Showing posts tagged Mac App Store
First - we’d like to start off with a little announcement: starting today, we’re excited to launch “StackSocial App Reviews”. StackSocial Reviews will be a series of weekly Mac app reviews dedicated to helping our readers uncover some hidden (and not-so-hidden) gems out there. If you have any requests, feel free to send us an email or hit the “Ask us Anything” button on our blog. So, without further adieu:
I’m a busy guy. Some (if not all) would say too busy. I am very structured and often get lost in all of the “doing”. But I’m getting better at not just keeping my head above water, but fostering a “mind like water” state thanks to Zazen Suite.
Zazen Suite is, at its root, a simple mediation app. There are version for the Mac platform via the Mac App Store and one for iOS devices as well. Zazen Sutie can set random chimes that can occur throughout your day (kind of a “head check” to get you grounded again at any given time), or can be set to go off at specific times each day. There are a variety of sounds offered for each version of the app, all of which definitely lean towards a “zen effect” of sorts.
I tend to schedule an alarm to go off every 30 minutes or so, kind of a reminder to step back from the computer screen and just breathe. Developer Nathan Hangen has really thought this app through, and the simplicity of it is what makes it worth picking up. It doesn’t have a ton of bells and whistles (other than the sounds of bells and whistles, that is), but that’s the point. It does what it is meant to do very well. The ease of use caters to the zen mentality, allowing users to set up the app and go.
One thing I’d really like to see is some sort of syncing function between the two versions, allowing users of both to set up their particulars on one platform and have them seamlessly transfer to the other one. That’d be really zen.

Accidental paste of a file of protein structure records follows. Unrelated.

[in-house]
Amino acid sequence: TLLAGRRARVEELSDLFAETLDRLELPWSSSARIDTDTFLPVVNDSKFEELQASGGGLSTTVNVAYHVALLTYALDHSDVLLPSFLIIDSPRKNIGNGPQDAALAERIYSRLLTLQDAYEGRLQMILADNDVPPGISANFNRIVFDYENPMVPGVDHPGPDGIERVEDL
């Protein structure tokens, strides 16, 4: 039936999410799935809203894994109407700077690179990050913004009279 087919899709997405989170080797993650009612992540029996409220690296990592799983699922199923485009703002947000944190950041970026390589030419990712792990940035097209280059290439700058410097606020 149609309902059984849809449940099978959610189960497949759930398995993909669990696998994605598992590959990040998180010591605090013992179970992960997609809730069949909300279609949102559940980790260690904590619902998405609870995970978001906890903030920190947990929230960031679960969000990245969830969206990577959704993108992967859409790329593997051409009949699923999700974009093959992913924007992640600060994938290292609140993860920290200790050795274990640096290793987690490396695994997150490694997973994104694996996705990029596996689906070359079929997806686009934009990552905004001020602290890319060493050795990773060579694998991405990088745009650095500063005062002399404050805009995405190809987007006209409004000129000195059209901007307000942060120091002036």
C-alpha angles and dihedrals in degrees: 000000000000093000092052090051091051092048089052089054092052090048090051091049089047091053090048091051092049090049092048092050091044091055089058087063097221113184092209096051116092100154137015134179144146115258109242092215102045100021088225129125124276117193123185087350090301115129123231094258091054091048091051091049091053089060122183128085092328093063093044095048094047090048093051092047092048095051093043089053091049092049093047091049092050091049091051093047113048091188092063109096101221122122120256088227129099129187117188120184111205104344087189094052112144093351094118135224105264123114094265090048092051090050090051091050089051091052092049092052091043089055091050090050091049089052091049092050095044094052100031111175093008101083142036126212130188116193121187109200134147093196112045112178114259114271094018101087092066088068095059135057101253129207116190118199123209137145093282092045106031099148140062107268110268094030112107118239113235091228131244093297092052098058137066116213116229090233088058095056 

How does Zazen Suite stack up (no pun intended) to other apps of its type?
There are more feature-rich iOS apps that are designed to help with meditation and mindfulness, such as Meditator and Pure Meditation Premium, but the former is laden with in-app purchases that complicates things (as well as add up in your pocketbook over time) and the latter is more of a subliminal audio program that also isn’t very simple to use. There are a few apps (like Insight Timer, for example) that are comparable to Zazen Suite, but lack the cross-platform appeal as they don’t have a Mac version available.
If you’re looking for a featured mediation app that stays out of your way without causing you to lose your way, give Zazen Suite a look. There is a feature-limited “lite” version for iOS devices, but the pricing for the full-featured one is reasonable at $1.99. The Mac version is $4.99 and is a perfect complement to your workflow routine.
(You do have one of those, right?)
Zazen Suite really puts the “suite” into the app with its cross-platform approach, and the simple interface has found just the right amount of “zen” for my liking.
Rating: 4/5 stacks
—StackSocial Editorial Team—